Upward communication relates to the movement of information from people of a lower level on the organisation’s hierarchy, such as the lower level employees: clinical nurses, wardspersons, and wardclerks to those at the higher end of the hierarchy, such as the managers, directors, and chief executive officers (CEOs). Upwards communication refers to such things as suggestions, made to the lower level managers; or complaints, which are then sent upwards toward management. In contrast, downward communication deals with the movement of information from those at the higher end of the hierarchy to those at the lower end such as standing orders, when to have your meal breaks and basic organisational decisions made.
Upwards communication could be analogized with sending a computer the information with which it makes a decision, where the lower level employees are sending the managers information about the good things and the bad things about the organisation at a day to day level, and the managers are receiving it as a means of making decisions, which they will then process and pass back downwards as orders.
To understand the various forms of communication barriers, one must first understand the elements of communication and consider that a barrier exists when one or more of these elements are interrupted. According to Brown and Forrest, the main elements of communication are: ‘the communicator, encoding, the message, the medium, decoding, the receiver and the feedback’ (2005, p.83). Specific forms of communication barriers include, but are not limited to: filtering, selective perception, frame of reference, selective listening, value judgments, source credibility, semantic problems, filtering, language, status differences, proxemic behaviour, time pressures, stress, and communication overload.
Filtering is when a message sender (the communicator) purposefully manipulates information so that it is received more favorably by the message recipient (the receiver). A basic example of this at Nepean Hospital would be where an intern or young doctor fails to successfully put a central venous line in, but says to his or her superior doctor, ‘I’ve gotten five of those in today,’ but neglected to mention that he had attempted it on twenty patients.
Selective perception is when a person receives information selectively based on ‘their needs, motivations, experience, background, and other characteristics’ (Robbins et al 2004, p. 320). For example, one may selectively perceive that he or she is being attacked because the manager is speaking very loudly, and based on previous experiences he or she perceives this to mean that they are angry, when it may not be so.
Communication overload is where more information is communicated than can be physically processed by the individuals receiving that information, such as a manager being told about several problems that must be rectified immediately during a five minute period.
Language barriers deal with the concept that words may ‘mean different things to different people’ (Robbins et al 2004, p. 320), allowing them to misunderstand simple communications. A basic example may be that a manager hears the statement that ‘I didn’t come to work yesterday because I was hit by a bat while teaching my son to play’ and the receiver receives the image of the person being hit by a flying bat and decides he must be lying, because bats attack people.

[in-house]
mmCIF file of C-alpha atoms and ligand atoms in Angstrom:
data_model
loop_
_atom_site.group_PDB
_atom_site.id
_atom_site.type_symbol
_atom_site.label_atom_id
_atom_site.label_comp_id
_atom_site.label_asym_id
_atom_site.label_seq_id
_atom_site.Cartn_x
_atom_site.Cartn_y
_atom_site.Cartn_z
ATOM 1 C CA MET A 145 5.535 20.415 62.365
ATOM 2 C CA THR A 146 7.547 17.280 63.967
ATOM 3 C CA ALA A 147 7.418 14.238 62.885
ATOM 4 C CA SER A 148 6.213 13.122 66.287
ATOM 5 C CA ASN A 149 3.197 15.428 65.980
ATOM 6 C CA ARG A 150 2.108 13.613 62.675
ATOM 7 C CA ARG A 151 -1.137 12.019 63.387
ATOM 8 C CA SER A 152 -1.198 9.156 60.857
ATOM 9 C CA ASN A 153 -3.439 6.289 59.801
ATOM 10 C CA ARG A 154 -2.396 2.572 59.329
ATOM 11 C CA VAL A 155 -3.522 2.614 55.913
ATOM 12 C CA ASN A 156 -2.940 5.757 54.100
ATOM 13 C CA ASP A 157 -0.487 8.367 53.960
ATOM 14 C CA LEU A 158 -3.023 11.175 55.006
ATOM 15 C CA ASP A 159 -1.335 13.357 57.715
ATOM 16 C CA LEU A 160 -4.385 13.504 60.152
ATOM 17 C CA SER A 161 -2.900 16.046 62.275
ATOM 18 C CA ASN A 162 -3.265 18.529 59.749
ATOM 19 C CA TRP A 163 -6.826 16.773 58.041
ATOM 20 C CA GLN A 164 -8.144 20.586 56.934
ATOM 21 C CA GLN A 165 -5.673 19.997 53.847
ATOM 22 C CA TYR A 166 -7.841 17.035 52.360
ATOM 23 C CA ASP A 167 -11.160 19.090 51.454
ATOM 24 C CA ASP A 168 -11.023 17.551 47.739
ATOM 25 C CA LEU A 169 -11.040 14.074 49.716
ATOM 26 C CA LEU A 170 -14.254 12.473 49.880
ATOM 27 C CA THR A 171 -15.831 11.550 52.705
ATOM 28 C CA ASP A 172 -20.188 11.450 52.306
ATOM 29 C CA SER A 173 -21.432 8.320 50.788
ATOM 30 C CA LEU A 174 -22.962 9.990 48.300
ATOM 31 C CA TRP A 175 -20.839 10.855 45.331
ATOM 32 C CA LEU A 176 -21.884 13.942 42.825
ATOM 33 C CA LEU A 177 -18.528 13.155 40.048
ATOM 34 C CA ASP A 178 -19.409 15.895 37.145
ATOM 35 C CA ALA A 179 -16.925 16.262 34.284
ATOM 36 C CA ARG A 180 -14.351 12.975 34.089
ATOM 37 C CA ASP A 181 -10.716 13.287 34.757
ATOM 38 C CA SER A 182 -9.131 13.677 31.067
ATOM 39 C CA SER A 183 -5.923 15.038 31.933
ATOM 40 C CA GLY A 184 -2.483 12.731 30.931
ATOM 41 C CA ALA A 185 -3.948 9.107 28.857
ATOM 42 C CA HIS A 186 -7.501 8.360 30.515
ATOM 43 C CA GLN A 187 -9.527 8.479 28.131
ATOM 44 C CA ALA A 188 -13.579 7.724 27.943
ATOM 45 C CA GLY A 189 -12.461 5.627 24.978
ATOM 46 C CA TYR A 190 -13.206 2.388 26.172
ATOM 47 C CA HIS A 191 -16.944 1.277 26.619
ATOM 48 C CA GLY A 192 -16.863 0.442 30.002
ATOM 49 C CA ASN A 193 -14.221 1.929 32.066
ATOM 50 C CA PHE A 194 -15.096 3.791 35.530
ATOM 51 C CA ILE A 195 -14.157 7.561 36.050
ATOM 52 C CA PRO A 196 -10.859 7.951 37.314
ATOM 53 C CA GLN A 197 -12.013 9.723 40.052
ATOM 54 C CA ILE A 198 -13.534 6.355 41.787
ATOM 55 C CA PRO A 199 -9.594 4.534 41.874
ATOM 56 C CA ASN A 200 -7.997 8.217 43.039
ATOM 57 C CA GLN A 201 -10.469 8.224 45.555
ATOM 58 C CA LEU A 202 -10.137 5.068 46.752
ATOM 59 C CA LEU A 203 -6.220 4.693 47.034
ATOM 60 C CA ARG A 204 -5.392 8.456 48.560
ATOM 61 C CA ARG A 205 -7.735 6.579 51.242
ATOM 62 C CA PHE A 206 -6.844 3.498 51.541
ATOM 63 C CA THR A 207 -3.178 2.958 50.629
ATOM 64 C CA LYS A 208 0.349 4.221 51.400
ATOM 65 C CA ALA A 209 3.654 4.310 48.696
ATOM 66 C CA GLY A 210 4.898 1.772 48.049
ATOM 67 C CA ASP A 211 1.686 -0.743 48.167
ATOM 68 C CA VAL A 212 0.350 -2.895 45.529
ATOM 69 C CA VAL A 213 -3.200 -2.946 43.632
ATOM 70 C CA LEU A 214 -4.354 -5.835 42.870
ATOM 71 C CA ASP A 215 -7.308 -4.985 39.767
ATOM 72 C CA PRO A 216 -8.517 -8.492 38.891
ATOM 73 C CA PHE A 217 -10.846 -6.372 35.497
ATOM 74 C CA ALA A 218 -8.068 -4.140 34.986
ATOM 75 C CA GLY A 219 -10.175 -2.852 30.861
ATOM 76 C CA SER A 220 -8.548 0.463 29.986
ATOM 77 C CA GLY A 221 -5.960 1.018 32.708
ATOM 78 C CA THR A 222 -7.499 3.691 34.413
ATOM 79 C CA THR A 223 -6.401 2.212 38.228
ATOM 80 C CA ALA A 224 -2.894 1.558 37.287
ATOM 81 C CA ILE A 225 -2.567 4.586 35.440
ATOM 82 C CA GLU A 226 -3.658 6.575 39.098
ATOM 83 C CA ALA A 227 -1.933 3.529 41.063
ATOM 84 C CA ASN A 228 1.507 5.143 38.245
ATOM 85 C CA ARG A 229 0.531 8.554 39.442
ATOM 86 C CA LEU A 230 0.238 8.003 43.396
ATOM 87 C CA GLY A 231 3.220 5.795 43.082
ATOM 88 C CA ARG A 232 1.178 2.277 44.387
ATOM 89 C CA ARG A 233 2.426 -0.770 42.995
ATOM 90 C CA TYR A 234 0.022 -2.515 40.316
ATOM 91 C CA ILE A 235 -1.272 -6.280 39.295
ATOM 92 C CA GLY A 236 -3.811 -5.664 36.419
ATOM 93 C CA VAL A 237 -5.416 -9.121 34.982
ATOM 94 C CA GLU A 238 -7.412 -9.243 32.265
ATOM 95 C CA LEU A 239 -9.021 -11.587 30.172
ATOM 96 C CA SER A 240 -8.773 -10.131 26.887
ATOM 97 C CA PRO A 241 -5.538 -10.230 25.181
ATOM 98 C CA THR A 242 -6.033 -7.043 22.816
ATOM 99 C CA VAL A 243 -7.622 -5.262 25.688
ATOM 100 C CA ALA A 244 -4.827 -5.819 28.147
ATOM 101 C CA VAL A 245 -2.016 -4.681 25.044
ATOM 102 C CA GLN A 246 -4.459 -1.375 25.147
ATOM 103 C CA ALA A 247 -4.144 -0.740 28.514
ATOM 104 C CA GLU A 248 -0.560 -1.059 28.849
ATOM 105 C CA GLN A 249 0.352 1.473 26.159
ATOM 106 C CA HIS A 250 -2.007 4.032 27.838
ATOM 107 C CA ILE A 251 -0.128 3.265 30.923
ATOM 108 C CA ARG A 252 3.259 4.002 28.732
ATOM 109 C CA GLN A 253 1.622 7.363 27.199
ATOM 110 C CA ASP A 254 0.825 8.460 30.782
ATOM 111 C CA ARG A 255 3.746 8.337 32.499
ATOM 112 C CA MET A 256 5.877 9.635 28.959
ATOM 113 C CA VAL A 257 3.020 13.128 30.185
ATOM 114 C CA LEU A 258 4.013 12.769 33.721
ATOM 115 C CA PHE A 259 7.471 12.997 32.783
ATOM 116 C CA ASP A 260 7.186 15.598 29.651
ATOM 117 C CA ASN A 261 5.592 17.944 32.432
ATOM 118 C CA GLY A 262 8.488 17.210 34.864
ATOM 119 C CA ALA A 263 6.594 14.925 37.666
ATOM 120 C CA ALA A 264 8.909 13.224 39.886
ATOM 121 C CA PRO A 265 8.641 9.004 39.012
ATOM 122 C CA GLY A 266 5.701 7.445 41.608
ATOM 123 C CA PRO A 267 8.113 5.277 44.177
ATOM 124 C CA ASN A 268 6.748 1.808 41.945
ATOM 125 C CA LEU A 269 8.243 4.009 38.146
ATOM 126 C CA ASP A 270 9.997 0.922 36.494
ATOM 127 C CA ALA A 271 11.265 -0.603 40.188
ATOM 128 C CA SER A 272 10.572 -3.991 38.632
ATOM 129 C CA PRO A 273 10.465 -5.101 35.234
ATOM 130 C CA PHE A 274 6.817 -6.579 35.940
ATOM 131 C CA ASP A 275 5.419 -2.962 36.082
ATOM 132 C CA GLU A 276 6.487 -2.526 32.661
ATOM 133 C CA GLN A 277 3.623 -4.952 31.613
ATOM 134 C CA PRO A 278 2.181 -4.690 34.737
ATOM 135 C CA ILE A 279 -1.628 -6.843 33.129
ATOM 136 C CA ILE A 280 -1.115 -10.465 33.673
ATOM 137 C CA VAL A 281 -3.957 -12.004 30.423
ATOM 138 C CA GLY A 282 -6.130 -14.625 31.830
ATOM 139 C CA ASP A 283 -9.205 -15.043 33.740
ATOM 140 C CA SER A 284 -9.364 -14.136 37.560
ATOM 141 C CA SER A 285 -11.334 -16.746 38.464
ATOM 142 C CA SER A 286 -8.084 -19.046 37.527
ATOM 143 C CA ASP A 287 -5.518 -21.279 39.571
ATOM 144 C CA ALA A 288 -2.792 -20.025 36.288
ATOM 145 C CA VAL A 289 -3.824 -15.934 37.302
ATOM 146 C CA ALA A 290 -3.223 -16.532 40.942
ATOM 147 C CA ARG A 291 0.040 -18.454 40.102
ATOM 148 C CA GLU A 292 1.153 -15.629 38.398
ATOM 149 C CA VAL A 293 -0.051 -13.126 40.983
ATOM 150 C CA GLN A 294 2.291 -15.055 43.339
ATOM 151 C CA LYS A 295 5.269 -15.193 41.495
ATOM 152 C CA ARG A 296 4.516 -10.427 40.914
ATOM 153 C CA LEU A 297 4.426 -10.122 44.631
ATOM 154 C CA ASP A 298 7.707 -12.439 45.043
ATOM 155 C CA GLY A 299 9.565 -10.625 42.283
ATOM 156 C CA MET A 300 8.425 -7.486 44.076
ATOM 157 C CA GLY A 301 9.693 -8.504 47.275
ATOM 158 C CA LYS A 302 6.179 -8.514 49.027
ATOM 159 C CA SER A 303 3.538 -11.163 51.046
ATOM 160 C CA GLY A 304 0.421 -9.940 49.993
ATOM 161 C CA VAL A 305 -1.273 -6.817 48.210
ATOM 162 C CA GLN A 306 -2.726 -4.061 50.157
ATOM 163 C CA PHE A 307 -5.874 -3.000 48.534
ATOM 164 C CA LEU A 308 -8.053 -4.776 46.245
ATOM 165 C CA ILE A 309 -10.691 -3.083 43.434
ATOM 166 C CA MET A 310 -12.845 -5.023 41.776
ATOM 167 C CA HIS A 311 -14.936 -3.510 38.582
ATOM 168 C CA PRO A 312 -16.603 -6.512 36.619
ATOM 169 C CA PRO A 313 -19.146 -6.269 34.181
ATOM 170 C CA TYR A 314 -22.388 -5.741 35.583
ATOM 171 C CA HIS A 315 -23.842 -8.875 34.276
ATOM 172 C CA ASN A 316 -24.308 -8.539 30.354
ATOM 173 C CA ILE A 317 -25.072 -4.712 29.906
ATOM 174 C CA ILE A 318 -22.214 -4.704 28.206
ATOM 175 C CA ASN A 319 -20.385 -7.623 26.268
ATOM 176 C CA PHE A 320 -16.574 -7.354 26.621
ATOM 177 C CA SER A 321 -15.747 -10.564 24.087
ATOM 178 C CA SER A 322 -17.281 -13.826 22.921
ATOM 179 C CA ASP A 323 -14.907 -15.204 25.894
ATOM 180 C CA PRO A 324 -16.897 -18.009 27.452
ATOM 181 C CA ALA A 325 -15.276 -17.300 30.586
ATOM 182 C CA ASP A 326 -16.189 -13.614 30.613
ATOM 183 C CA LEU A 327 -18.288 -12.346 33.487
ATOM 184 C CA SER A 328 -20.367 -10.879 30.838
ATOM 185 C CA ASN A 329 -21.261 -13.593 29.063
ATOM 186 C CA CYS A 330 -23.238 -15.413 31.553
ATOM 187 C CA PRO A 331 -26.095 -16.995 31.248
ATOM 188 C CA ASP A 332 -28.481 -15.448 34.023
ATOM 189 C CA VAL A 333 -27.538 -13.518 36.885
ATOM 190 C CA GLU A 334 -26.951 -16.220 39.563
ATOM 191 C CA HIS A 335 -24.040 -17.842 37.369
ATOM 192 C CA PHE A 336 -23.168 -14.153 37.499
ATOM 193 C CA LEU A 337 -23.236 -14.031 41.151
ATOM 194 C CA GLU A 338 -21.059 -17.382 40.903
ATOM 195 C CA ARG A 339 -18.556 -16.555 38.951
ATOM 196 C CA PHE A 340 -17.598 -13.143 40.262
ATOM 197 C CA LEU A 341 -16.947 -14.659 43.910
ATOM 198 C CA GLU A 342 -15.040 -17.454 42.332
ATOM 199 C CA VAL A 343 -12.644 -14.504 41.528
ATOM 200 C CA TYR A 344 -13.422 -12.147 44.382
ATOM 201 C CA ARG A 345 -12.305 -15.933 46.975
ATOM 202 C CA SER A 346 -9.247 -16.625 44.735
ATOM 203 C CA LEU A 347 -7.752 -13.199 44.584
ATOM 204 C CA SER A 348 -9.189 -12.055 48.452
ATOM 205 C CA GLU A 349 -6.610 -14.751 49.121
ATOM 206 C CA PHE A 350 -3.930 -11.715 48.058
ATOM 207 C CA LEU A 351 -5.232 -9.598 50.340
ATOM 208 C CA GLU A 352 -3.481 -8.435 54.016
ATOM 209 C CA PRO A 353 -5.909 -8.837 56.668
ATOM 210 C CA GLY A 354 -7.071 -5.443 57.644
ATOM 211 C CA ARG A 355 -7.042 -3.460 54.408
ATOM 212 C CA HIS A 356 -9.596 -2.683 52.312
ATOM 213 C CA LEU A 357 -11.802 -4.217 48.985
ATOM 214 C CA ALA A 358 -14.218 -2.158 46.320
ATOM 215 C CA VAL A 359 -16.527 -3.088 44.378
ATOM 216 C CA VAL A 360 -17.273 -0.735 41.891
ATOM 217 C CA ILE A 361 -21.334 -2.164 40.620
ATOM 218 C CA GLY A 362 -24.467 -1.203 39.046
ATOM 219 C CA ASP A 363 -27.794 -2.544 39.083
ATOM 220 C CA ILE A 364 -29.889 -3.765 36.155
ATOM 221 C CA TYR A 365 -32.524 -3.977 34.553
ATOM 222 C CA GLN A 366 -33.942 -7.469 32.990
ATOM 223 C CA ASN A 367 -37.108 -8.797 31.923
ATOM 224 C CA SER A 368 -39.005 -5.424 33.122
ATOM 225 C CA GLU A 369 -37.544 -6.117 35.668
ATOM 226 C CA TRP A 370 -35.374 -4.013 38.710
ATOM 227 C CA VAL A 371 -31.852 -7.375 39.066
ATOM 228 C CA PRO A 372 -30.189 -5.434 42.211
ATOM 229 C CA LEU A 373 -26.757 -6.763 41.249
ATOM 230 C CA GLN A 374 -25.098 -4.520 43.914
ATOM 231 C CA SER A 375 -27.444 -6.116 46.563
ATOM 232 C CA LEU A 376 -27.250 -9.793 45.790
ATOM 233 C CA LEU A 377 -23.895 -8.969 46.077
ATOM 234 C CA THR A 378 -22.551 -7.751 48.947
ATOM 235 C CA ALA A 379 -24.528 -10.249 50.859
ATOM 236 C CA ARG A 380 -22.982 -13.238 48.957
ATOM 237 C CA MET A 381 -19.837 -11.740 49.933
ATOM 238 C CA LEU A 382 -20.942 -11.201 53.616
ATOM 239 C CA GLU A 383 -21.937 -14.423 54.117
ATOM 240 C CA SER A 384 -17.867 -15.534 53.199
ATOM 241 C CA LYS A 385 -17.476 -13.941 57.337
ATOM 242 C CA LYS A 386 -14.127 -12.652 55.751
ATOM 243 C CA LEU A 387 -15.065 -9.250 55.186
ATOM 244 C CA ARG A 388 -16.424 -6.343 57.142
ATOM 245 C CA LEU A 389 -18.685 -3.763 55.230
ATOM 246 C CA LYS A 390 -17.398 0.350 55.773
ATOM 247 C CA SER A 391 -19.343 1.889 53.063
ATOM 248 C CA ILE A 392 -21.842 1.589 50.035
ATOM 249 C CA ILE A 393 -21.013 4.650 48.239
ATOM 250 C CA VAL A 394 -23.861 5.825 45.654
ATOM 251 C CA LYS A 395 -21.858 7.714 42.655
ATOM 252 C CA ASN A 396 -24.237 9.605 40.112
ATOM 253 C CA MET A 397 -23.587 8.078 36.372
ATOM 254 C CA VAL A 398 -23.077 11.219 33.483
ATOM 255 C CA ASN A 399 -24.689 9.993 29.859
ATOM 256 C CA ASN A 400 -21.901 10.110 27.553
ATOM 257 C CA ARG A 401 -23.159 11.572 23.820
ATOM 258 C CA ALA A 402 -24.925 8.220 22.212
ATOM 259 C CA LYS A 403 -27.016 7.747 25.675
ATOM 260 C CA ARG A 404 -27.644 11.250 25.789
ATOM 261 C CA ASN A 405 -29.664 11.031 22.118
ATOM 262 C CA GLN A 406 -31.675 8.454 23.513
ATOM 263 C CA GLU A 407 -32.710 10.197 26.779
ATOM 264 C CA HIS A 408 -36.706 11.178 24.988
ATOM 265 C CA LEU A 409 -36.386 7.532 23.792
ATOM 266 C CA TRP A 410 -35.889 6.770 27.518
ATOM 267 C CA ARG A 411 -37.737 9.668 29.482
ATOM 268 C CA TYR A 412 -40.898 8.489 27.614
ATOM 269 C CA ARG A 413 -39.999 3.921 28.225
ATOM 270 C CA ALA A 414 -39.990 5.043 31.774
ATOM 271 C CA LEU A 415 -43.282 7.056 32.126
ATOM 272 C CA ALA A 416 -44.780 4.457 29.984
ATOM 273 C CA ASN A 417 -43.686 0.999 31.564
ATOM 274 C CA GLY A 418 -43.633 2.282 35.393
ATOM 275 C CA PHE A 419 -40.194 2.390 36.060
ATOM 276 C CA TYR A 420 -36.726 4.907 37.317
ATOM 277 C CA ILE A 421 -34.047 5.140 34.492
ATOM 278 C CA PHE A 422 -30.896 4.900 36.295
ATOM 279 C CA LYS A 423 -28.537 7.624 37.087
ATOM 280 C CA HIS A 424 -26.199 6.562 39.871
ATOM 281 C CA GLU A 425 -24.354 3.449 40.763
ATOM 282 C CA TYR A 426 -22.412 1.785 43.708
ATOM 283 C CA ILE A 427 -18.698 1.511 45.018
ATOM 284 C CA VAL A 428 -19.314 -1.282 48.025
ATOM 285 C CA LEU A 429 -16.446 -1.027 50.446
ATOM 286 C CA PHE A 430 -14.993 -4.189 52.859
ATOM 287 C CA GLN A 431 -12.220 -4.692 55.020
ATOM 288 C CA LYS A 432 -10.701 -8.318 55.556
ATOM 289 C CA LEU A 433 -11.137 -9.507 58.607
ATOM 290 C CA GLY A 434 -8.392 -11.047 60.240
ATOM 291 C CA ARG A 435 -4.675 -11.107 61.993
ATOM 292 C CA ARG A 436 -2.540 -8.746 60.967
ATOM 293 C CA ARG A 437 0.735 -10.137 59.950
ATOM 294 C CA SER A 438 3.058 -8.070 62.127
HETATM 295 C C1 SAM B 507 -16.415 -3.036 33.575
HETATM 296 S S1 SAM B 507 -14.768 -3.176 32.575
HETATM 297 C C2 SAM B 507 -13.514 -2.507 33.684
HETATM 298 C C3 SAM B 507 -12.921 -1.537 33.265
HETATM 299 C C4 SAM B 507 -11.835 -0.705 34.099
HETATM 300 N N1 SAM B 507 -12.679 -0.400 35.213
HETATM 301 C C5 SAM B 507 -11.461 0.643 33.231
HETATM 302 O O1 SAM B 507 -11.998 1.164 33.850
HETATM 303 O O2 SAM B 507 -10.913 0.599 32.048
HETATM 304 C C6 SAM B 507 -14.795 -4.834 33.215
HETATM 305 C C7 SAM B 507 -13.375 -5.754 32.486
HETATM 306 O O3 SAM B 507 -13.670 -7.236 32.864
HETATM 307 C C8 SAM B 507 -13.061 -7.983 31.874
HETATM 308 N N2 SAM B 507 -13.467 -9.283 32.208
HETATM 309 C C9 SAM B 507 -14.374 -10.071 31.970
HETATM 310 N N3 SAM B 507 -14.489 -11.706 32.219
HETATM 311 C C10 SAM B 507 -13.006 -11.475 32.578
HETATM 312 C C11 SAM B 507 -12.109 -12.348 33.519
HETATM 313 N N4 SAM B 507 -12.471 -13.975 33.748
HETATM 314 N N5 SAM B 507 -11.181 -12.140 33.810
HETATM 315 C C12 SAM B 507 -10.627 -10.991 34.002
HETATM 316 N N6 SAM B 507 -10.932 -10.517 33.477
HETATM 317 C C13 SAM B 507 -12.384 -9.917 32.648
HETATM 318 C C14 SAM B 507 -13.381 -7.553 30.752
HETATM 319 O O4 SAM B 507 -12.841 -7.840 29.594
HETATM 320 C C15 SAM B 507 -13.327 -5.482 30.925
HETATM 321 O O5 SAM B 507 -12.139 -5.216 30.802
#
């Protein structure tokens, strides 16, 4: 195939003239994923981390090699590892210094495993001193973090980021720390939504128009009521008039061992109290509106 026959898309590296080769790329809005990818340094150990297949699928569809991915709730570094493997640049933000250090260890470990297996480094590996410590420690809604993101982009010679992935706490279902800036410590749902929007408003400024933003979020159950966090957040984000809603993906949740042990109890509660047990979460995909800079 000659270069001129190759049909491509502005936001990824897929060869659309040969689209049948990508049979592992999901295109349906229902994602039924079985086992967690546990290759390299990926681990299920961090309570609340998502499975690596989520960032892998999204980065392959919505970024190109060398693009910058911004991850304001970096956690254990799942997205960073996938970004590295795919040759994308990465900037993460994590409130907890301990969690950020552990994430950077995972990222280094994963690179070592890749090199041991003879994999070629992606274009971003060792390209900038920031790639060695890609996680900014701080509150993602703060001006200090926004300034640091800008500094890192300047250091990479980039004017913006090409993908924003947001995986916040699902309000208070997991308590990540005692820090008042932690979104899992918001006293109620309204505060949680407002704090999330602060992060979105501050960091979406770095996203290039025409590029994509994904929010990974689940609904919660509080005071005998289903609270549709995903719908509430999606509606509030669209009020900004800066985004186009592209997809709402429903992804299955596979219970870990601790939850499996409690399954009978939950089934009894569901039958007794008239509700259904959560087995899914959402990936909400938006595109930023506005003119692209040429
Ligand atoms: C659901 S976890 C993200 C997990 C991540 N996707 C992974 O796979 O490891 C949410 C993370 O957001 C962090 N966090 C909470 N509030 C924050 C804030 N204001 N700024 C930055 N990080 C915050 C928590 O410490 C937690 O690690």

Emotions determine how a person receives a message. For example, a person who is feeling happy will often receive a message of criticism better than a person who is already feeling angry and upset.
Examples of common communication barriers evident at Nepean ICU include: high levels of stress, communication overload, noise barriers, time constraints and selective listening. For example, the stress that if you do not receive the communication properly (such as a type of drug and its dose) you may kill a person increases the difficulty in understanding a communication. Often, because of the nature of intensive care patients may often have many things required simultaneously, such as taking down the patient’s vital sign observations, administering Nor Adrenaline, taking a blood sugar level, raising their temperature with a Bair Hugger, and ensuring the patient’s relatives know what’s going on, which all leads to information overload. Noise is another major communication barrier because there are numerous alarms, people speaking, and other sounds within the environment therefore causing a barrier at the medium. Time constraints on communication may cause a barrier. For example, when you are giving a hand over to another nurse or doctor about a patient’s medical history, you know that you have only a limited amount of time to spend doing so, and in that time you must communicate all the necessary information. Selective listening may be a barrier, especially when there has been a recent change to protocols or doctors. For example, when a person has been used to administering most drugs with normal saline, and all of a sudden the doctor requests it to be administered with Hartmans fluid one may inadvertently ‘hear’ normal saline.
The most common and important strategies implemented for overcoming these communication barriers are the use of communication feedback techniques, such as double and triple checking drug type and doses. For example, if the doctor (the communicator) asks for ‘2.5mg of morphine IV’ you should routinely then check via a communication feedback system and ask ‘2.5mg of morphine IV?’ Alternatively, if it is a written communication, you may then check for yourself that it states ‘2.5 mg of morphine IV’ and then give that piece of written communication to another colleague and ask them to tell you what it says.